NEW HAVEN, Conn. (WTNH) — Making Connecticut better for everyone is at the core of what Ronnell Higgins hopes to do as the state’s top public safety official.
Gov. Ned Lamont (D-Conn.) named him as the next commissioner of the Department of Emergency Services and Public Protection (DESPP) on Wednesday.
“Not only did I know early on what I wanted to be, I knew who I wanted to be like,” explained Higgins.
For Higgins, that was to be like his dad who served as a police officer in New Haven.
“I felt like he was always solving problems,” Higgins said.
But he didn’t think that was the path he’d take.
“My brother was a victim of police brutality in the early 90’s, which made me say I want nothing to do with policing,” Higgins said.
He took a job as a correction officer but told News 8 he always felt he was being called towards something else: to be a police officer, too.
“I just pledged to myself that the first department that called me, I was going to go there, I was going to be loyal, and I was going to work my butt off and show the others what they could have had,” recounted Higgins.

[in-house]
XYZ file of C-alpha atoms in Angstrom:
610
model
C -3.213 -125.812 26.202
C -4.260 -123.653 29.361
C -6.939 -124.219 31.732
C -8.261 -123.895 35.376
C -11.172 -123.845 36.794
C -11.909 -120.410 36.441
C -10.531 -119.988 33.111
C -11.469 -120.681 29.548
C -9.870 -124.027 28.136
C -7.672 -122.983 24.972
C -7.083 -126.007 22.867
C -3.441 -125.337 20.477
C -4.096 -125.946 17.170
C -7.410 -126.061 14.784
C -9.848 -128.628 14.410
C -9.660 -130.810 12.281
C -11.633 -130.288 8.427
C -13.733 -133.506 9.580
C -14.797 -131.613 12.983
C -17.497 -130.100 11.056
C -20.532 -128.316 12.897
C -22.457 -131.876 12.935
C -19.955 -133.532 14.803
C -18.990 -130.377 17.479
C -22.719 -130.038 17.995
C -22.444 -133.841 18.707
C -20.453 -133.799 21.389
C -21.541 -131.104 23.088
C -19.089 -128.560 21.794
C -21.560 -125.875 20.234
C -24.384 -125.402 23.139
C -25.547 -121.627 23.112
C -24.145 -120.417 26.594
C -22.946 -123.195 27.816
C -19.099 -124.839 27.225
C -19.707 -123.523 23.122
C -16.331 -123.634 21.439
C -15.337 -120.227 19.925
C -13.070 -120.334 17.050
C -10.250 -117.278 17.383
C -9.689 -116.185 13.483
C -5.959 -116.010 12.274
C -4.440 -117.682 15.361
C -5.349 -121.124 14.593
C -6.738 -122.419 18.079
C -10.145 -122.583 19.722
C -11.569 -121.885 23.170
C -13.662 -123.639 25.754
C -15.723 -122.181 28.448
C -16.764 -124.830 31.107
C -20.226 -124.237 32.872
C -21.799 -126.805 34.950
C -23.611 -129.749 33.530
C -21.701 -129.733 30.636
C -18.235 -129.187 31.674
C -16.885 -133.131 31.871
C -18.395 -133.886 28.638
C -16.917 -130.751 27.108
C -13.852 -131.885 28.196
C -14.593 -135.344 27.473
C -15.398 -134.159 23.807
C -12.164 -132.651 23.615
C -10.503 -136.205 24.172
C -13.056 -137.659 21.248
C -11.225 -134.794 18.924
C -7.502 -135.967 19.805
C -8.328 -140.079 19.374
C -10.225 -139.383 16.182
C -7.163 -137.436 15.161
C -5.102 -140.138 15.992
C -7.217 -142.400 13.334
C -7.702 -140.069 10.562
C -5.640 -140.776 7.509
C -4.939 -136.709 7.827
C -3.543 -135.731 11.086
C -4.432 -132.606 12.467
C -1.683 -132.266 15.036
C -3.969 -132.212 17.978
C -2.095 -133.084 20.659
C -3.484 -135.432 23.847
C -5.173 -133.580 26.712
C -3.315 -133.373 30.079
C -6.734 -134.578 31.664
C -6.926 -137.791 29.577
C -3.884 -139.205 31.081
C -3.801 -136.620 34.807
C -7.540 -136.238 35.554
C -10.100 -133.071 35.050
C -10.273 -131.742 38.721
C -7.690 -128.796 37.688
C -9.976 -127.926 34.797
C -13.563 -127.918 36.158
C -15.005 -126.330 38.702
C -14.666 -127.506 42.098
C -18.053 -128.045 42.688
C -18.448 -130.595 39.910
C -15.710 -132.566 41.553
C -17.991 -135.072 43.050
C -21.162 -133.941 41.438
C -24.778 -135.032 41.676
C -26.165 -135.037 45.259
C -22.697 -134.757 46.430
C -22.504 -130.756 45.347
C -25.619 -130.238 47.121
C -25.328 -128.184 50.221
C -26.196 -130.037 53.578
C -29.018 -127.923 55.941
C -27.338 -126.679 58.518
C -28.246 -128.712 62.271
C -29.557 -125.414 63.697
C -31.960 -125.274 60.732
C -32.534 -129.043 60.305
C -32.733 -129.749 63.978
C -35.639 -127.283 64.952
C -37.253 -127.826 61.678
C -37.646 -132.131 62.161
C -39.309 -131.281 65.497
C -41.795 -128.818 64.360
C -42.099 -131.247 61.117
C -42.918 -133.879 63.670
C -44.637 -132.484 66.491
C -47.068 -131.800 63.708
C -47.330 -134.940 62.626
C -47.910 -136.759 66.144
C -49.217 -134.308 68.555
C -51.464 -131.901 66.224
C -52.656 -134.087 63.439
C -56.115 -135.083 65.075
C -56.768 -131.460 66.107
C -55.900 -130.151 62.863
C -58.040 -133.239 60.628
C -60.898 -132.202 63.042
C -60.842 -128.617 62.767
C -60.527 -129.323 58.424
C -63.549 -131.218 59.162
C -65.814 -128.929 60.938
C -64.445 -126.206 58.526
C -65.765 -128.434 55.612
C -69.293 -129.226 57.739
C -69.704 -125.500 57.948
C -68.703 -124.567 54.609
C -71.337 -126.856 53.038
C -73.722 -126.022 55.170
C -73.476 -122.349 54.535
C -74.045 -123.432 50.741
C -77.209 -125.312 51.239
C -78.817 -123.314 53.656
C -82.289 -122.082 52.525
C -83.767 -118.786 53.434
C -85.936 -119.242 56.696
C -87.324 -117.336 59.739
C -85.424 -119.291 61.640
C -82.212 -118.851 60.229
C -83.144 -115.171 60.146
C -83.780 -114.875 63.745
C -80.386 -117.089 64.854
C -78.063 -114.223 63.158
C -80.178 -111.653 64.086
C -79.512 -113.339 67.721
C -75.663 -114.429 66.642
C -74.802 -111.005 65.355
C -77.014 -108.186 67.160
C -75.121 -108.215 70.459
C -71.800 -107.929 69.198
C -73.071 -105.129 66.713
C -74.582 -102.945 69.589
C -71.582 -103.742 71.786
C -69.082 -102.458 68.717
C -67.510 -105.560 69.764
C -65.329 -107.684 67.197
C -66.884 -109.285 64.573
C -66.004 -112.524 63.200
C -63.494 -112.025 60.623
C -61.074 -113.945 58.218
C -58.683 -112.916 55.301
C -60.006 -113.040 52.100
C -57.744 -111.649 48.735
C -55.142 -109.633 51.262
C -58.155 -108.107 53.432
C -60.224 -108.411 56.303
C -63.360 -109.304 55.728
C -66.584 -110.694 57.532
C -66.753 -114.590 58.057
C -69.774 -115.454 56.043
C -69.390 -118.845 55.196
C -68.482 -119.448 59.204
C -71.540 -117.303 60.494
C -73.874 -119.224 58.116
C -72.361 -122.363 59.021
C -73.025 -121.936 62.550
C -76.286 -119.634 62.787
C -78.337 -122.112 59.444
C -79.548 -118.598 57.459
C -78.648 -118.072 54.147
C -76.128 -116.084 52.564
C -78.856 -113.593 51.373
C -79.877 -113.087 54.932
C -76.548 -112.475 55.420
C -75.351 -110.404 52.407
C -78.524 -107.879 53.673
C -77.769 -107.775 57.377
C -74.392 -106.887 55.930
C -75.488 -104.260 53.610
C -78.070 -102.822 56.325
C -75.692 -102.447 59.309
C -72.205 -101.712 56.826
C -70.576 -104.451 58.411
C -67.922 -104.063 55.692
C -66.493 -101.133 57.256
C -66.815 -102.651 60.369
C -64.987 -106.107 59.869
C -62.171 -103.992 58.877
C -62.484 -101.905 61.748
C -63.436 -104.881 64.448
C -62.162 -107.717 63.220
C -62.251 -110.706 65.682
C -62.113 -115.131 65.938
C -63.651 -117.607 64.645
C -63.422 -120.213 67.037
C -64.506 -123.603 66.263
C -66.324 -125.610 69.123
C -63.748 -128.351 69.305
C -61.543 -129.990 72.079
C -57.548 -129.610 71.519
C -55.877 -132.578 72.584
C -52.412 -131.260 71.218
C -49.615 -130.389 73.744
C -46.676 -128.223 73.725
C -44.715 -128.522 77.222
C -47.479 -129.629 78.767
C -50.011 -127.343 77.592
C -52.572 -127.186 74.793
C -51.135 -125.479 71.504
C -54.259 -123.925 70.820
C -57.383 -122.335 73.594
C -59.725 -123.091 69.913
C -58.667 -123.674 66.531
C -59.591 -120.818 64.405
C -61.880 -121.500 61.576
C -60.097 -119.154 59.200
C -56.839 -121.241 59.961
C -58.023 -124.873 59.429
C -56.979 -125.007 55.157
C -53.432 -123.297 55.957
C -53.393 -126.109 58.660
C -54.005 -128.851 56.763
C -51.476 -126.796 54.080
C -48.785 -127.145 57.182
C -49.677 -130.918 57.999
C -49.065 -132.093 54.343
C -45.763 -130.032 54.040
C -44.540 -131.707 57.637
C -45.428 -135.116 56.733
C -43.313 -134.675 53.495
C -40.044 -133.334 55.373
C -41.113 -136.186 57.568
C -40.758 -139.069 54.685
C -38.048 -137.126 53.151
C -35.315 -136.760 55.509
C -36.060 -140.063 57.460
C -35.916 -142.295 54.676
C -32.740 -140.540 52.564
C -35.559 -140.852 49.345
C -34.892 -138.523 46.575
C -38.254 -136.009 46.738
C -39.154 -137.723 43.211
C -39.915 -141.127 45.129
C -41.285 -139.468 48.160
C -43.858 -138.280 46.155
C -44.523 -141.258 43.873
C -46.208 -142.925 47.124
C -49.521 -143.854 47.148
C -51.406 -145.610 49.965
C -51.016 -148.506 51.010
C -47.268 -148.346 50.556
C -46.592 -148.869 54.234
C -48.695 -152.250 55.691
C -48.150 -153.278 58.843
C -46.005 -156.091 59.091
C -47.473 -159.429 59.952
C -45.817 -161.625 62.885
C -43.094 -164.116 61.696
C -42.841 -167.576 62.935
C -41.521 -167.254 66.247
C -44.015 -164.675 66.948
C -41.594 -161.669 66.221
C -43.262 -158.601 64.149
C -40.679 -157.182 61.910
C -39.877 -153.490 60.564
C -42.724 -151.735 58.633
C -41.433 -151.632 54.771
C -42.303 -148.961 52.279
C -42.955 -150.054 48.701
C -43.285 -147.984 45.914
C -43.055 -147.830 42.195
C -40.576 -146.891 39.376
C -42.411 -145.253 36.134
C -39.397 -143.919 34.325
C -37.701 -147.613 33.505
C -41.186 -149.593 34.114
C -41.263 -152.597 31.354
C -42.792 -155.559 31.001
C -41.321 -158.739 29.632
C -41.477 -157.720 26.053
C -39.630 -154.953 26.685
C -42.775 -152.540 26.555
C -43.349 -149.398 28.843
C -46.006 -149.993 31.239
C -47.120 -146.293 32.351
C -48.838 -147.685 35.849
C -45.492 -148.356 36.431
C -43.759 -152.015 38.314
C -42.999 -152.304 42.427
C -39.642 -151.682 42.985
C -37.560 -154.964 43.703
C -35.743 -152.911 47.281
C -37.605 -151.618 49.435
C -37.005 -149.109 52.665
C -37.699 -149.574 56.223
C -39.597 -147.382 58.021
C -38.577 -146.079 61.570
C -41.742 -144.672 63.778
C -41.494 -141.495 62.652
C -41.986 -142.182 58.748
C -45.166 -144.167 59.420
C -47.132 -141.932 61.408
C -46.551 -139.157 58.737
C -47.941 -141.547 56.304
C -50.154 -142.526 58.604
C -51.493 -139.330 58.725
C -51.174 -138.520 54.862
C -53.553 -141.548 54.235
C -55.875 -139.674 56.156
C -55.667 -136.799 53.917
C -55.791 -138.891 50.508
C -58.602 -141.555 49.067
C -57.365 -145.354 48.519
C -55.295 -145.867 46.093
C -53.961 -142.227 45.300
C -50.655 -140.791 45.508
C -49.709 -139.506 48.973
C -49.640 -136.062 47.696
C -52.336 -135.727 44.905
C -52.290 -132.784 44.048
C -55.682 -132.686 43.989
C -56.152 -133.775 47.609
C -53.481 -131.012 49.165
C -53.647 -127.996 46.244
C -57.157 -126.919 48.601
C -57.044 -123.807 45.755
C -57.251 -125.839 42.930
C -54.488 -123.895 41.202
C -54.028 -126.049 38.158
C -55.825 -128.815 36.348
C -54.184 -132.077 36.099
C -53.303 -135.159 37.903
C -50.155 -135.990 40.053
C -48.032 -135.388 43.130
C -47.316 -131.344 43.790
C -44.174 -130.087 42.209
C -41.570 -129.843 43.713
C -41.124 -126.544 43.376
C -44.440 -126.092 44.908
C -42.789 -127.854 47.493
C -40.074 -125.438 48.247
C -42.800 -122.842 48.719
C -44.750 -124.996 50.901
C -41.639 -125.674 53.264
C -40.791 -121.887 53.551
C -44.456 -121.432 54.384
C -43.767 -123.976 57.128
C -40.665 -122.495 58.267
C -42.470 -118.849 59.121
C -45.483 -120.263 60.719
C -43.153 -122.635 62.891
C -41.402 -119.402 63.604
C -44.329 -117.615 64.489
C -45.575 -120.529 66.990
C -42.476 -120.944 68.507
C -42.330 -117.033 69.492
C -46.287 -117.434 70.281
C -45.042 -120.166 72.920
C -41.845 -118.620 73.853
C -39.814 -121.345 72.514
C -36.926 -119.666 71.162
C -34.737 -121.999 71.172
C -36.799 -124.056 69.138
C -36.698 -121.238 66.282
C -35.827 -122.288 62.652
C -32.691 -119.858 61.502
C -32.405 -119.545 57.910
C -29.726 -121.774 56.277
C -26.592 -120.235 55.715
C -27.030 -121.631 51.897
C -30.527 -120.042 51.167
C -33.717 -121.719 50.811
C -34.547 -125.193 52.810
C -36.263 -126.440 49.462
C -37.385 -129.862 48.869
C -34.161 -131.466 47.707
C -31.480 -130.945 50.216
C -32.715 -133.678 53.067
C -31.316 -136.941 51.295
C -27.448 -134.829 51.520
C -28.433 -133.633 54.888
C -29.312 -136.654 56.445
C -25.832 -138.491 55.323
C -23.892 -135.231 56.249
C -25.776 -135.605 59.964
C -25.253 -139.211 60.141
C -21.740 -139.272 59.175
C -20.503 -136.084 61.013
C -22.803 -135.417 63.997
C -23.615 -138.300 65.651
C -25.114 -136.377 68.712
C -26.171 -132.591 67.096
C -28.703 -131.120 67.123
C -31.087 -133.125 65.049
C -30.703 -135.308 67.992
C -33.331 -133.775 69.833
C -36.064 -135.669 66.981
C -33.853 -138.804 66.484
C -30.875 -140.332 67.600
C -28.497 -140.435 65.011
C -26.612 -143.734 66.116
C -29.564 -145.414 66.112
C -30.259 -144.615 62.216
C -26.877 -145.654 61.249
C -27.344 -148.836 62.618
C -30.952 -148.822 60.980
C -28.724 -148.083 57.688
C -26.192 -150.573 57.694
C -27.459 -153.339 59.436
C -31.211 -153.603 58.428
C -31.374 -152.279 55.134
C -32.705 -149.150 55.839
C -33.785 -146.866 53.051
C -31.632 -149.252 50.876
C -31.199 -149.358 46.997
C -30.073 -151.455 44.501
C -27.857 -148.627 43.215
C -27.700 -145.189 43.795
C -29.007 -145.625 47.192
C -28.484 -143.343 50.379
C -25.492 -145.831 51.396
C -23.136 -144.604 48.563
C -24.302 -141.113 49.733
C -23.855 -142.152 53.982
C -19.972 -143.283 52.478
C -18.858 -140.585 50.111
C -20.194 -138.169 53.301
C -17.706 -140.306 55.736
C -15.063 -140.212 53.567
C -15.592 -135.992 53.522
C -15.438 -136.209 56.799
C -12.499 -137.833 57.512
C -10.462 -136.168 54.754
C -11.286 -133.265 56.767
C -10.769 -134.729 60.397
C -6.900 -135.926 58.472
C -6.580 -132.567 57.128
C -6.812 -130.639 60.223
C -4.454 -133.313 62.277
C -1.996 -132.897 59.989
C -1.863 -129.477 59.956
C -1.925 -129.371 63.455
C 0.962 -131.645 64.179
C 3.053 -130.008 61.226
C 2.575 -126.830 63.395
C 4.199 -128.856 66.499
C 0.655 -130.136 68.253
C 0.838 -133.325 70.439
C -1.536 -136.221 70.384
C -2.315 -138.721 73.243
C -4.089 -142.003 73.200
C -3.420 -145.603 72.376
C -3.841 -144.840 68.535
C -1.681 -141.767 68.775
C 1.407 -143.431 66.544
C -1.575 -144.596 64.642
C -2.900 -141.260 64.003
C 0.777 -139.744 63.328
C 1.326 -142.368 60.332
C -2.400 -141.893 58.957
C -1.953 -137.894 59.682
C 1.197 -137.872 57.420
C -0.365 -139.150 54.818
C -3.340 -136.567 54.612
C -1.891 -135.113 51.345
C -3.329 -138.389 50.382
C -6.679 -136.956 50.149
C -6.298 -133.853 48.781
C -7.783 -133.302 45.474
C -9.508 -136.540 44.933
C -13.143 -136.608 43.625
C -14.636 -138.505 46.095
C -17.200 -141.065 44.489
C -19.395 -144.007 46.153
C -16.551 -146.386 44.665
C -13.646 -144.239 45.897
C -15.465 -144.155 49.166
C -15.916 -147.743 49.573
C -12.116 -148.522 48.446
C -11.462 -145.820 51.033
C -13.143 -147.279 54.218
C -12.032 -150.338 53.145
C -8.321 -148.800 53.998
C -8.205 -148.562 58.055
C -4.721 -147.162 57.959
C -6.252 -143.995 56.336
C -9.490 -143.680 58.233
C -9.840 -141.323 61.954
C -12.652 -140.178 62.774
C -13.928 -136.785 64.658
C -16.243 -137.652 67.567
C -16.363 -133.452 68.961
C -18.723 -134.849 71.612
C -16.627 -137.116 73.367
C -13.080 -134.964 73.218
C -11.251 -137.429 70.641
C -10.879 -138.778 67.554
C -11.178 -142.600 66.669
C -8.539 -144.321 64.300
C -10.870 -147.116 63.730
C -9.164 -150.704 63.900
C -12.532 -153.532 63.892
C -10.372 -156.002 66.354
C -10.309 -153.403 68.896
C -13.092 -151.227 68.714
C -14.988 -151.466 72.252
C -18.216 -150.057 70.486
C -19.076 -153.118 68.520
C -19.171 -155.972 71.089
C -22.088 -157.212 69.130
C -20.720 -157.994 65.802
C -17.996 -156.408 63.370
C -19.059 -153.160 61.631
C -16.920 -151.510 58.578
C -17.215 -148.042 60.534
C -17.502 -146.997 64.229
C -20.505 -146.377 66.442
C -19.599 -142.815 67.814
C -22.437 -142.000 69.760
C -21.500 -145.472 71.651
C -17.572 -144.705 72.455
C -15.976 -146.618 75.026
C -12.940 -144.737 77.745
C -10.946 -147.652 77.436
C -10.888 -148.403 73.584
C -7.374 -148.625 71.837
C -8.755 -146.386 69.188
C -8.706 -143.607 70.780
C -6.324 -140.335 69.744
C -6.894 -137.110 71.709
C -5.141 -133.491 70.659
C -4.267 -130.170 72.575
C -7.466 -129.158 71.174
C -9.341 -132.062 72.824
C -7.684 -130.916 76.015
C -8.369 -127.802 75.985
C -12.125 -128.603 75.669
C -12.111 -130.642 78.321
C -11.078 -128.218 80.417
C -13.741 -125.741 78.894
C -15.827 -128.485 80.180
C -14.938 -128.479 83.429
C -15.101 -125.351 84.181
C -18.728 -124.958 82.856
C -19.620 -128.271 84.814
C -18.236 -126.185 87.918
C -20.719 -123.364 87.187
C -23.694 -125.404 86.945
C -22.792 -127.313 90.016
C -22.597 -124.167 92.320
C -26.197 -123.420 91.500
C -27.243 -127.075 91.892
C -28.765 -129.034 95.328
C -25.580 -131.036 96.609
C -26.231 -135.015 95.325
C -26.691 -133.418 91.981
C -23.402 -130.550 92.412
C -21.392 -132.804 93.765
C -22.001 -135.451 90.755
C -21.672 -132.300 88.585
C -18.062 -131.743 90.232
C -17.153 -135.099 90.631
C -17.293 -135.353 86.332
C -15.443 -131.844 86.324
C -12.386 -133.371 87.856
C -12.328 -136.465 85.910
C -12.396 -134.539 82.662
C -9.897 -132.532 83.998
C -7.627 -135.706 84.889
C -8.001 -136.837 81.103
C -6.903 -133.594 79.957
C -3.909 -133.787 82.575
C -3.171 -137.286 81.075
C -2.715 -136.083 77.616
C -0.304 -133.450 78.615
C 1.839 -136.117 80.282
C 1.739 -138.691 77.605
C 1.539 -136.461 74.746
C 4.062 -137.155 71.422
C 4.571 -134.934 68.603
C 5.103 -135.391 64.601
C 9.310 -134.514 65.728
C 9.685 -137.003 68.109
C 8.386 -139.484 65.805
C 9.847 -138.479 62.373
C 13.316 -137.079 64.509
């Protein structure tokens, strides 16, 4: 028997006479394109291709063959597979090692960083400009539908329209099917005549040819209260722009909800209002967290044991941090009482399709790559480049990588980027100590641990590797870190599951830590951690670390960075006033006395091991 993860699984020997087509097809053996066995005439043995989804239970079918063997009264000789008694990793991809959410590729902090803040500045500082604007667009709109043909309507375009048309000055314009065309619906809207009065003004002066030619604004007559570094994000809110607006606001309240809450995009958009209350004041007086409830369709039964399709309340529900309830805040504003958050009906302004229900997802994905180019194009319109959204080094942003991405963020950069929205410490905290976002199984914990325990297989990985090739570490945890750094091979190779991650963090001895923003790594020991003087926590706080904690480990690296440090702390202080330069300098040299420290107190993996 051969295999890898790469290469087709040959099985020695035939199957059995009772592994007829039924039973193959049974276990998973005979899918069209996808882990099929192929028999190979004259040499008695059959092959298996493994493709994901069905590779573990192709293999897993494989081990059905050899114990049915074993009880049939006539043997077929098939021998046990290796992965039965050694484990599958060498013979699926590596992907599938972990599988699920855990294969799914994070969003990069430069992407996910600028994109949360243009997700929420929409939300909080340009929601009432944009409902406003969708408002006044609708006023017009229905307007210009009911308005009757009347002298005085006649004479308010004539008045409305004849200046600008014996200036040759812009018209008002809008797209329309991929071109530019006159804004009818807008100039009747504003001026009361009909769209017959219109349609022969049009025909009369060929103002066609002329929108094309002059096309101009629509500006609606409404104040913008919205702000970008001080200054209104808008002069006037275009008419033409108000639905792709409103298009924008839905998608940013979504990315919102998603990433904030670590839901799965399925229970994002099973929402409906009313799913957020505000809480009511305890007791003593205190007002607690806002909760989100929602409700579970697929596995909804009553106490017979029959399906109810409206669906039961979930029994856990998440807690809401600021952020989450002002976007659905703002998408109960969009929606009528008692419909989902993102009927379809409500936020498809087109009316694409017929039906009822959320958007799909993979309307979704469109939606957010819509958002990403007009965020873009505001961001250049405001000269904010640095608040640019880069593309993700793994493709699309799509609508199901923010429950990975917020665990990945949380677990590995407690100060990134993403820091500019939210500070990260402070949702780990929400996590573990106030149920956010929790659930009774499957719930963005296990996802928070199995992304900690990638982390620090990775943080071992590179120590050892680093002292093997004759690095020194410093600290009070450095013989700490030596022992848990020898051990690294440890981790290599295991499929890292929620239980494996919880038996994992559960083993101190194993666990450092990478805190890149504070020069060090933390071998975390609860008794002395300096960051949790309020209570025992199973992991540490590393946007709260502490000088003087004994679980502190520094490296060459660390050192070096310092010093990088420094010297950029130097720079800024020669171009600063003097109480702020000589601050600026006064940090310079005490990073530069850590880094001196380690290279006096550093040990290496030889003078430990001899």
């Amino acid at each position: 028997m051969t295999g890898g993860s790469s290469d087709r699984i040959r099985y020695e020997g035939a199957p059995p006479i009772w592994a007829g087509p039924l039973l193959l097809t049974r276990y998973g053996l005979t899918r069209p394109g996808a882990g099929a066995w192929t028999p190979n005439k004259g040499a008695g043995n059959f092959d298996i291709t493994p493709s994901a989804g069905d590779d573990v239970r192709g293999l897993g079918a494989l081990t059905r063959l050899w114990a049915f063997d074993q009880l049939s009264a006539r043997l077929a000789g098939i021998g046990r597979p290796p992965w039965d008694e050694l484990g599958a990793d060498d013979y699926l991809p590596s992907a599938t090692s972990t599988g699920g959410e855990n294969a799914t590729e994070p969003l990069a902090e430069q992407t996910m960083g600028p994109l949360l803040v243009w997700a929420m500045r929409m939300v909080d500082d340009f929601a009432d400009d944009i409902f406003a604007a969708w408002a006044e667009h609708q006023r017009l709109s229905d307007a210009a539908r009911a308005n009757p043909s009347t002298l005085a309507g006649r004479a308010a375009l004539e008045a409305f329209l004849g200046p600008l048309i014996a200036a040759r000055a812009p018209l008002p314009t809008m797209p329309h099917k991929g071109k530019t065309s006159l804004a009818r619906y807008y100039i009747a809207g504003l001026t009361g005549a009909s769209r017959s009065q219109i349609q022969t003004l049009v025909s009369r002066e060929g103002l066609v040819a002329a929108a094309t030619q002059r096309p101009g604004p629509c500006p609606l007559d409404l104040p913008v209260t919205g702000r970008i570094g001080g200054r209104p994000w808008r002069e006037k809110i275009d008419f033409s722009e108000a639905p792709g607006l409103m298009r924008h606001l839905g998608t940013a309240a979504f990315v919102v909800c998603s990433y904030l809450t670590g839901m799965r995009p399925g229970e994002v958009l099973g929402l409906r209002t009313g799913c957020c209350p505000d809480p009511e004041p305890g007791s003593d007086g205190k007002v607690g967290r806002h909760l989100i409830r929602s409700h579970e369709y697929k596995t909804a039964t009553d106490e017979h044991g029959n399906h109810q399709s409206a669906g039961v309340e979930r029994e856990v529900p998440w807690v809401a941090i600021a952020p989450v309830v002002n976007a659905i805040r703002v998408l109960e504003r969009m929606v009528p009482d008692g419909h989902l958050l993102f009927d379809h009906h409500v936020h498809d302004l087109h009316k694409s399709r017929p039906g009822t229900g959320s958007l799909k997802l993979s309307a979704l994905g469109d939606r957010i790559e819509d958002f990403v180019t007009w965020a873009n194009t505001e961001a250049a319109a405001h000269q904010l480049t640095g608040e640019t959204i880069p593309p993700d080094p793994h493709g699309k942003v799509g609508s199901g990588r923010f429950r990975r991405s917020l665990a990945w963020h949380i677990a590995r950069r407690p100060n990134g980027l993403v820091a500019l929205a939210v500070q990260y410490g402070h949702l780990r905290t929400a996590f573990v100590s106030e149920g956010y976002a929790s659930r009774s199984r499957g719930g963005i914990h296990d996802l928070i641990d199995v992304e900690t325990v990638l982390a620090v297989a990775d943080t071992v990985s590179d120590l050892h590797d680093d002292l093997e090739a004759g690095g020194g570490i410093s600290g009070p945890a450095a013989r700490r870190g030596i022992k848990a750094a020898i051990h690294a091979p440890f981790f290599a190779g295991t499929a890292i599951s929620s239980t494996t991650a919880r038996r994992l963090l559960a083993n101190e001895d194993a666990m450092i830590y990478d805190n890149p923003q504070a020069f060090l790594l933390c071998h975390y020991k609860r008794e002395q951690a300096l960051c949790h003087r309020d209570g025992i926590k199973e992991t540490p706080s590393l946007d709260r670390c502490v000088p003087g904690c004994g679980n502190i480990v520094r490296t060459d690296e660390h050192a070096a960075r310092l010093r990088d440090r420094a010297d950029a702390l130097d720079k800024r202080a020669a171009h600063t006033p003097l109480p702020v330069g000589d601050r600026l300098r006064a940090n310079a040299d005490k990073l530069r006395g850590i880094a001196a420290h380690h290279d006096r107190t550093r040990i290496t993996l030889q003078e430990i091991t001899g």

Higgins joined the Yale Police Department in 1997 and rose through the ranks, becoming the chief of police. He’s currently the university’s associate vice president for public safety and community engagement. He said, at first, he didn’t say yes to this new role.
“Sometimes, we make plans, and God smiles,” Higgins said. “It was actually my wife who said, why not you?”
As the state’s top public safety official, he’ll oversee six divisions, including Connecticut State Police. After an audit revealed troopers may have falsified thousands of traffic stop records, the agency is the subject of investigations.
“I always felt that I had the ability to lead maybe organizations that were going through something,” Higgins said. “Who knew we’d be there today, but here we are.”
Higgins vows to lead consistently and fairly, keeping the community at the forefront.
“As a leader, I see myself as an orchestra conductor,” he explained. “It is going to be my role to ensure we’re on the same sheet of music. When we are, that’s when we can get things done and move forward.”
Once confirmed by the state legislature, Higgins will officially replace Commissioner James Rovella, who is retiring after holding the position since January 2019.